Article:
- Architect: C. Howard Crane, Detroit
- 50 West Broad Street
A true landmark in Columbus since it opened, LeVeque Tower is still probably the city’s best-known skyscraper. At forty-four stories, it was Ohio’s tallest and the world’s ﬁfth-tallest building at the time of its construction; pilots dubbed it the “ﬁrst aerial lighthouse.” It remained the loftiest building in town until 1974, when the Rhodes State Ofﬁce Tower was completed. The LeVeque Tower also includes the Palace Theatre, one of downtown’s three surviving historic theaters. The exterior of the tower is clad in white “oak bark” terra-cotta molded into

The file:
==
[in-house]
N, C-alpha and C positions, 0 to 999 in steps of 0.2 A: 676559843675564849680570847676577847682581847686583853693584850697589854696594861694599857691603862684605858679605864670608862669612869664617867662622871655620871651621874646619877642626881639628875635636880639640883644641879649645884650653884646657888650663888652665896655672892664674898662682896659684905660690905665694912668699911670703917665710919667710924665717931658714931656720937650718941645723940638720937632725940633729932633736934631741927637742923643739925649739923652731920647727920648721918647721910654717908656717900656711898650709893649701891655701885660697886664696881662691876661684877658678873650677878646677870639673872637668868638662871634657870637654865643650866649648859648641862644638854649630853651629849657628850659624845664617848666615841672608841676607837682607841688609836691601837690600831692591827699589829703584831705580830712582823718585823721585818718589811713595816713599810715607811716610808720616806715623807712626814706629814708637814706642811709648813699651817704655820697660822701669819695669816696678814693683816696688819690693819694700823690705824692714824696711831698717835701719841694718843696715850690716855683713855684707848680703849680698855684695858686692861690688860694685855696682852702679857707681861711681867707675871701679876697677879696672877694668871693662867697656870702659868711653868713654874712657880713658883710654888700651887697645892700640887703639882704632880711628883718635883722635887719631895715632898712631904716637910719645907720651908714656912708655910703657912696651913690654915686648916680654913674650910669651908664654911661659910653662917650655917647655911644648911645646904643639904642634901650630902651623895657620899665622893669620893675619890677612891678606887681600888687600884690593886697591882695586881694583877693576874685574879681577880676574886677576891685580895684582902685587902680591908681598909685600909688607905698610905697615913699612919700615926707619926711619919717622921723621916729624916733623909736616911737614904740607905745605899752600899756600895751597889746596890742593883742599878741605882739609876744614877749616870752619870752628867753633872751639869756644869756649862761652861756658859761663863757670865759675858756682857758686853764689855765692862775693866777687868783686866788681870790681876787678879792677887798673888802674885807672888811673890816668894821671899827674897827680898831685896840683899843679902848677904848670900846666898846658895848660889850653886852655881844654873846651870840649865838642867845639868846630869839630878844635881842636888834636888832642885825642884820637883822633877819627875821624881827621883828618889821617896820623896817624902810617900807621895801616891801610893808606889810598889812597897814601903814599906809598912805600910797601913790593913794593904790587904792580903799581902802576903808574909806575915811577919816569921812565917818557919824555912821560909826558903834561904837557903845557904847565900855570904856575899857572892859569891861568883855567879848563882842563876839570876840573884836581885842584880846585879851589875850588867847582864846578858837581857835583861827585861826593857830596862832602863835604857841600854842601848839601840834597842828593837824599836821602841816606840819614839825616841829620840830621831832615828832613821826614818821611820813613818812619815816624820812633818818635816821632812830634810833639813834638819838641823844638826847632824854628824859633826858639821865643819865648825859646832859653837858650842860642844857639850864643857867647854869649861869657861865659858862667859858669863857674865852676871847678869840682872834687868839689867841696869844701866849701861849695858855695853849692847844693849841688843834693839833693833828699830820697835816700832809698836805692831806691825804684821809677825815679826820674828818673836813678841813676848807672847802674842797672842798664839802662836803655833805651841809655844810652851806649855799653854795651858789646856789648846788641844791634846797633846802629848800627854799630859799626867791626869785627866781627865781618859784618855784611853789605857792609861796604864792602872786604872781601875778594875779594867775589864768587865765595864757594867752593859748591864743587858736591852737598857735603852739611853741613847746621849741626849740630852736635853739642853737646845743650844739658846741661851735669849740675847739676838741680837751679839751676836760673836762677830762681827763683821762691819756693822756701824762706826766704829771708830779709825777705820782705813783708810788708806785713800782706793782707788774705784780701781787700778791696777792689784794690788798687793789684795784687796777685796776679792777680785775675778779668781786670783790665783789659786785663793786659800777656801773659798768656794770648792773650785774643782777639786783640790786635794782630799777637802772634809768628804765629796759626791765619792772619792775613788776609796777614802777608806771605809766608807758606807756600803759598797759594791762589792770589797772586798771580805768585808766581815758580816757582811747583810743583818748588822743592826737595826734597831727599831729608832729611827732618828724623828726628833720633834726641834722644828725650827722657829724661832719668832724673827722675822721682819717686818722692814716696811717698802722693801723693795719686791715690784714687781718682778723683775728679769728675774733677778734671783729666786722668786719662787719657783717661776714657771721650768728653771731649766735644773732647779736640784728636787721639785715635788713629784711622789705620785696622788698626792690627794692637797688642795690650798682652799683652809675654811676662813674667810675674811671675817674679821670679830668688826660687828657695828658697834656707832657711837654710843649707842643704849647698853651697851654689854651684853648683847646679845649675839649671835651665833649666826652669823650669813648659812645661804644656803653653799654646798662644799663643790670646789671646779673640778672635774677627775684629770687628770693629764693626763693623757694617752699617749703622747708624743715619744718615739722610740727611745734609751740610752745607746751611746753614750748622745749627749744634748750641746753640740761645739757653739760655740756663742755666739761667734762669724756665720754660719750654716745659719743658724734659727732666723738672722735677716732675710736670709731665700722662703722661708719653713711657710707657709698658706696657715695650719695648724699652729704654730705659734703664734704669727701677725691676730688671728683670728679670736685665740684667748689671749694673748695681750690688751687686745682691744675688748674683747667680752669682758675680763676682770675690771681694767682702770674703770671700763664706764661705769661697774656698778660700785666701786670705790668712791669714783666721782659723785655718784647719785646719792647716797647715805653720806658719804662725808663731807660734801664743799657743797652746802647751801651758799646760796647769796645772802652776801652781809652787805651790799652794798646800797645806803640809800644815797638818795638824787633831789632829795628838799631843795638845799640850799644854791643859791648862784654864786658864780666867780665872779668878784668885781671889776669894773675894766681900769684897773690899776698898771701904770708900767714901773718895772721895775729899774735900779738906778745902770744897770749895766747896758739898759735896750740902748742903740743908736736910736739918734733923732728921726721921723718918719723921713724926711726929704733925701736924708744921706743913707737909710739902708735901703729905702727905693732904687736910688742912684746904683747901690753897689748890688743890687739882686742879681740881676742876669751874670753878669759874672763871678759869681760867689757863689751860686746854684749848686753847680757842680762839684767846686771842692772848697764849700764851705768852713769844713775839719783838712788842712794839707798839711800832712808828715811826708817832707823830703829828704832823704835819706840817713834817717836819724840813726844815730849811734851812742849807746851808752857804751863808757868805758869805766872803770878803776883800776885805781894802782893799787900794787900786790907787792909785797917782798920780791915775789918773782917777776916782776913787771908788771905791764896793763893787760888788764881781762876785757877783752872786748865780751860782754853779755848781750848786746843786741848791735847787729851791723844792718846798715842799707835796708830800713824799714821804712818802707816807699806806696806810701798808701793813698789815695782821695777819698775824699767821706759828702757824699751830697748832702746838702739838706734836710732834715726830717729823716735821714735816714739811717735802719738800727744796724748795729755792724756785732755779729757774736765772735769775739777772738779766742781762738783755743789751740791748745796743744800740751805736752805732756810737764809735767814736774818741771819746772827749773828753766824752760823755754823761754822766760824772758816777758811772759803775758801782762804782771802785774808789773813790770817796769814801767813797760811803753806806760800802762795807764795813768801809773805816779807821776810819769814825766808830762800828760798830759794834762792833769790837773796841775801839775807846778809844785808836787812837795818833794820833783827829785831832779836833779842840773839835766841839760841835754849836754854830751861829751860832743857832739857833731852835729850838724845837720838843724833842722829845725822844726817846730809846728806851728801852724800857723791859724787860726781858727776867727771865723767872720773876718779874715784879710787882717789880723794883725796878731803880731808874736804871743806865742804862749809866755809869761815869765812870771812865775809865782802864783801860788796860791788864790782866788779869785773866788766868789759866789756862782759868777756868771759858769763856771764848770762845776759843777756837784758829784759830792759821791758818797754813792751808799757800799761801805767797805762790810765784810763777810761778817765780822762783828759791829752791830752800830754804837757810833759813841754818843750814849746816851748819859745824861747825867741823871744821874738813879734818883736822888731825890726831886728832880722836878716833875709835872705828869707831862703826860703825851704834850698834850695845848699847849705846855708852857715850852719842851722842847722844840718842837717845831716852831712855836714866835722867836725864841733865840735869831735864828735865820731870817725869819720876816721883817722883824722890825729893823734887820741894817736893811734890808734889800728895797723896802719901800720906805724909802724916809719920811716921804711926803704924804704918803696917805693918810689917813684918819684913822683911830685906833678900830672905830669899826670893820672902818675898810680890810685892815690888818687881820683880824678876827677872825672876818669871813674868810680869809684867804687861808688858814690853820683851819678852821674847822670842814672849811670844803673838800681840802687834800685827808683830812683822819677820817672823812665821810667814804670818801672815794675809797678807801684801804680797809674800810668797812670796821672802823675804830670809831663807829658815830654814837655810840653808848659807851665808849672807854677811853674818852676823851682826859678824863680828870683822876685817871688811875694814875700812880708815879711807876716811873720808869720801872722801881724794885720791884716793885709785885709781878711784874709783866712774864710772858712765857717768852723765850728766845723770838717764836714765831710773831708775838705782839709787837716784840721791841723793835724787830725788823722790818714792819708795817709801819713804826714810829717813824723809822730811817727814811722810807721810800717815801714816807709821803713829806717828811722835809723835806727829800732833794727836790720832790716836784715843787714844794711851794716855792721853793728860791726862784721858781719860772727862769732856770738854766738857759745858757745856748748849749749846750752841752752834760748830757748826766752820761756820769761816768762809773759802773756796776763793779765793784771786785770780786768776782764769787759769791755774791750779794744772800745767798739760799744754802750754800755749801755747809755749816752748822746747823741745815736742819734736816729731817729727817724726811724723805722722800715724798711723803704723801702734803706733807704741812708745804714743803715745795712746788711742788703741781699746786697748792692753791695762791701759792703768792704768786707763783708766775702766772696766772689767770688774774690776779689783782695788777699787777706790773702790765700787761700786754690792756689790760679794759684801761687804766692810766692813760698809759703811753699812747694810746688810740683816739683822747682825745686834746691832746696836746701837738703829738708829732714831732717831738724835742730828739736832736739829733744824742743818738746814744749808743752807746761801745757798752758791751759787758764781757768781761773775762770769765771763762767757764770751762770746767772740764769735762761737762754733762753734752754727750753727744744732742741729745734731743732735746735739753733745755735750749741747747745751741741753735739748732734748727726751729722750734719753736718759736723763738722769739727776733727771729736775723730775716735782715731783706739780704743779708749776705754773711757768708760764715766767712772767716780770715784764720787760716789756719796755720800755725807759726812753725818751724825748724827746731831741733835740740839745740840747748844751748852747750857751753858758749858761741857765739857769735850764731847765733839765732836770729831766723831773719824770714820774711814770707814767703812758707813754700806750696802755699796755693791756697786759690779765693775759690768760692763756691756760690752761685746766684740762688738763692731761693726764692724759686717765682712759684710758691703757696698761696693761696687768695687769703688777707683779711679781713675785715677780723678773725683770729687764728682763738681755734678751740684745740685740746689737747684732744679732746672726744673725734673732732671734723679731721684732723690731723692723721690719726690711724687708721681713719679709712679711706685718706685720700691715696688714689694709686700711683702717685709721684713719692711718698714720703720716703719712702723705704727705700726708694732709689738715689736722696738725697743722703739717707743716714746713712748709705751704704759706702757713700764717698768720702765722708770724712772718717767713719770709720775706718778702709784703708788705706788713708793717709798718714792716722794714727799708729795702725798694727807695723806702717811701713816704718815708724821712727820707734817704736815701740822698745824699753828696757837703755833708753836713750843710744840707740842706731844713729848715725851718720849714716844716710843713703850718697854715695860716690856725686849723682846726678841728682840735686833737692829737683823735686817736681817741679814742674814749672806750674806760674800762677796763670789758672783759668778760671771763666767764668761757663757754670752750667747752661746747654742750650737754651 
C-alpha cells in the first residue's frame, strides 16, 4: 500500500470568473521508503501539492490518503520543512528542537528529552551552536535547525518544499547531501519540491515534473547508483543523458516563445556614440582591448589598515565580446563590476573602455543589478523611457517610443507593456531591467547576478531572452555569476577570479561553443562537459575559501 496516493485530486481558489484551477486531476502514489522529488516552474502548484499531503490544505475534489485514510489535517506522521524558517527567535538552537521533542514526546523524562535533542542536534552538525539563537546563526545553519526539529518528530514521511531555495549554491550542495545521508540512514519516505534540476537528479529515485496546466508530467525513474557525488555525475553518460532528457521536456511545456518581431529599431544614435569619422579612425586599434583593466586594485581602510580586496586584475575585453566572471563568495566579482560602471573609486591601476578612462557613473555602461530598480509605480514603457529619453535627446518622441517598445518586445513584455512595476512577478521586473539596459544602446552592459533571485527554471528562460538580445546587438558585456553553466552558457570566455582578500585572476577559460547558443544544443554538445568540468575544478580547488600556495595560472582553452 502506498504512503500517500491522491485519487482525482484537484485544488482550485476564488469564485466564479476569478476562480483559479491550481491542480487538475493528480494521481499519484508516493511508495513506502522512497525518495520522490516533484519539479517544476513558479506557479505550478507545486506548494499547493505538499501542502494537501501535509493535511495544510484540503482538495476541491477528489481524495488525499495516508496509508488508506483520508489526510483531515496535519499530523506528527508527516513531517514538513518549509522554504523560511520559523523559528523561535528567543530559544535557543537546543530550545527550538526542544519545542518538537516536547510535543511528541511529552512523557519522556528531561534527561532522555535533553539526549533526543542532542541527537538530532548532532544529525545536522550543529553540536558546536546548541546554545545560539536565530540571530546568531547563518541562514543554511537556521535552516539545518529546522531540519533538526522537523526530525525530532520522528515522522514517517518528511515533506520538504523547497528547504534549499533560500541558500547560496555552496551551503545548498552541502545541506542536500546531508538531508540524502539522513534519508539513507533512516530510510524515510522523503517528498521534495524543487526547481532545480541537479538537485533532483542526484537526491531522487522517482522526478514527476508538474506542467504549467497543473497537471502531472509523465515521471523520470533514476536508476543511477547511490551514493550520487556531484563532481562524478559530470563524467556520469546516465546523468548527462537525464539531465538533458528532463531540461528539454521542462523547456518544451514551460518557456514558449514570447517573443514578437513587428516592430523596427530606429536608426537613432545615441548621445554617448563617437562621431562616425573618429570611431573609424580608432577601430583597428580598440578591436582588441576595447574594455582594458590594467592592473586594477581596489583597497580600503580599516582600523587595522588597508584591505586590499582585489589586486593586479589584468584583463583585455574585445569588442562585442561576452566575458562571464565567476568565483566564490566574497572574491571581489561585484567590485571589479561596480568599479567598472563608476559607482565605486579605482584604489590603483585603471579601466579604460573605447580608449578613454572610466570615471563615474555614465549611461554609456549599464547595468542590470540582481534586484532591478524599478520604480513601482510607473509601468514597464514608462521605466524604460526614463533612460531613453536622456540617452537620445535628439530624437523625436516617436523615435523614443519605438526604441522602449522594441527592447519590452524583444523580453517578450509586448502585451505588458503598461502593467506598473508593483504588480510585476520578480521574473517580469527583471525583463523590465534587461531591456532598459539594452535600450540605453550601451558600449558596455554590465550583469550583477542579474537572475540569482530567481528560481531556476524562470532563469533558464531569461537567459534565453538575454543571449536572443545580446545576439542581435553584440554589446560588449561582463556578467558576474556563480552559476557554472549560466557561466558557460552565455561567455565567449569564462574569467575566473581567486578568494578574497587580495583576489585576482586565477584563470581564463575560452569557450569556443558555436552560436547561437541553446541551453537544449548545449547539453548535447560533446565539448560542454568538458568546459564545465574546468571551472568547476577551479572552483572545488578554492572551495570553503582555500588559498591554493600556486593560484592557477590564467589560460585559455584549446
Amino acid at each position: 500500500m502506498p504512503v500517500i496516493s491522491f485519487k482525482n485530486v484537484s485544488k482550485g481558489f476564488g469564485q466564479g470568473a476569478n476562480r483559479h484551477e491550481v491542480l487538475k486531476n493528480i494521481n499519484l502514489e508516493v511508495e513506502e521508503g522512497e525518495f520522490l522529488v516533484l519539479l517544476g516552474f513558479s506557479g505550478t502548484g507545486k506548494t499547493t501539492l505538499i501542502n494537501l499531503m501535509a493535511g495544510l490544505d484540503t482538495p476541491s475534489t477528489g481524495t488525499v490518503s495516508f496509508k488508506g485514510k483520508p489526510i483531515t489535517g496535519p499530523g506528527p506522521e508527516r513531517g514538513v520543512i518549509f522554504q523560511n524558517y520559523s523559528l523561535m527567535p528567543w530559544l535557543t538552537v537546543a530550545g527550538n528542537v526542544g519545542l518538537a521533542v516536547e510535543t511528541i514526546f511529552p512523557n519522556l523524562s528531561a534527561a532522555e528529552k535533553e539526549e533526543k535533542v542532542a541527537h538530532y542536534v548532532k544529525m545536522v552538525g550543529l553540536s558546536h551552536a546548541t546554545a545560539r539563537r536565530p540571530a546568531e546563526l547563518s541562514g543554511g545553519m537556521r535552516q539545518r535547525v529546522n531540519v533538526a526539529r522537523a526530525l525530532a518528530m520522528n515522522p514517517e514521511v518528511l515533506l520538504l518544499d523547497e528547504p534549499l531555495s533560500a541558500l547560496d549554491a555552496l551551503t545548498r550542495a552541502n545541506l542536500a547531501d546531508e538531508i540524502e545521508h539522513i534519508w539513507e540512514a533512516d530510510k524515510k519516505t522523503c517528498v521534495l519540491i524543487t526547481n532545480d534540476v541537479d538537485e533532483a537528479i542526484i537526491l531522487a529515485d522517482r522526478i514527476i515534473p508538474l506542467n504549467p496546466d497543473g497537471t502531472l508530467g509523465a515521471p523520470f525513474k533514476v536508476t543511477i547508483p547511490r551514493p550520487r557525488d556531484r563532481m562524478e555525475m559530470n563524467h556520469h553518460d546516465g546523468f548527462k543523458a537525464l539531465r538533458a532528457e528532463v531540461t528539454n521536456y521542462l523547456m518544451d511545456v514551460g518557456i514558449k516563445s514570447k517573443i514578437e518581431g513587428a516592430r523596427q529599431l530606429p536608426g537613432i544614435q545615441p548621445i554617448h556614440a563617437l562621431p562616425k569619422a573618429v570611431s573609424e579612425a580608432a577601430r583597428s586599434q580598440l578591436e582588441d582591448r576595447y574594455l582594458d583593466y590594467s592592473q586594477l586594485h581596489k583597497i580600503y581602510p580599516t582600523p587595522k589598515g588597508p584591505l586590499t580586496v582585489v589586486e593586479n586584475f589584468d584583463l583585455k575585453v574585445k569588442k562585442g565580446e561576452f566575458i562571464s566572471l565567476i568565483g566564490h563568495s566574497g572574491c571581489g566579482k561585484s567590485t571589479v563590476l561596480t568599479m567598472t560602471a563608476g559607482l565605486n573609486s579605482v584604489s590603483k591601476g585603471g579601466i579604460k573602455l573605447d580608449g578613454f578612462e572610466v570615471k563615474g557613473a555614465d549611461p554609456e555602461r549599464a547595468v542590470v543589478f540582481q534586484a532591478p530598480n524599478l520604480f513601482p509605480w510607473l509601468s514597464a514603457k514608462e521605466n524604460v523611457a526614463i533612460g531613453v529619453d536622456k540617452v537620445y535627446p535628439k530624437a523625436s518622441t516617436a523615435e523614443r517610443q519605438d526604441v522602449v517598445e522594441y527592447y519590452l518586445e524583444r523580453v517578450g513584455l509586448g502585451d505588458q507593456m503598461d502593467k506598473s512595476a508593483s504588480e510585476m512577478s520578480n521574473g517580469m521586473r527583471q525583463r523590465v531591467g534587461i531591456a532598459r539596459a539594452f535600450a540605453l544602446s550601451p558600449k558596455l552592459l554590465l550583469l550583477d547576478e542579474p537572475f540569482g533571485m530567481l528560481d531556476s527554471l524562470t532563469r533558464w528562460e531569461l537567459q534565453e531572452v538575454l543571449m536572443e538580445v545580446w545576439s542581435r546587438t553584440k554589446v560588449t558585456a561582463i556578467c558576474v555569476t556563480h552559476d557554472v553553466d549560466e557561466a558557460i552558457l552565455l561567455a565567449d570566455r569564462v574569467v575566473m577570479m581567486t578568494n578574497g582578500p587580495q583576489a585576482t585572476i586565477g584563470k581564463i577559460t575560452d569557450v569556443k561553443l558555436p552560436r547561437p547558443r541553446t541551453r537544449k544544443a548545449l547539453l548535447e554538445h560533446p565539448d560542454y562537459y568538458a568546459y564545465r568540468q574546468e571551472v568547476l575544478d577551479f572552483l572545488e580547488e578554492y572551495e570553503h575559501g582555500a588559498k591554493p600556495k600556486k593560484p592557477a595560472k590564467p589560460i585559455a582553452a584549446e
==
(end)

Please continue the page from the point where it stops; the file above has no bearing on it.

textured blocks resembling cut stone. Ornate terra-cotta sculptures and basreliefs give the building a lively facade with considerable detail. Note the eagles atop the wide pilasters ﬂanking the entrances; they have wingspans of twenty feet. From a distance the exterior surface looks ﬂat and smooth, accentuating the height of the tower. Up close, however, the terra-cotta facade’s medallions, garlands, and crests become visible and you can see how complex the surface really is.
The ofﬁce building is composed of a tall tower at the southwest corner ﬂanked by two eighteen-story wings. The Palace Theatre is entered from Broad Street, and its 2,827-seat auditorium ﬁlls the northeast quadrant of the building. The Palace was designed as a vaudeville house and movie theater. Its interior is decorated with classically inspired details. The entrance lobby, sweeping central staircase, and large auditorium establish the character of this grand early twentieth-century theater. The Columbus Association for the Performing Arts, which also owns the Ohio Theatre, acquired the Palace in 1989.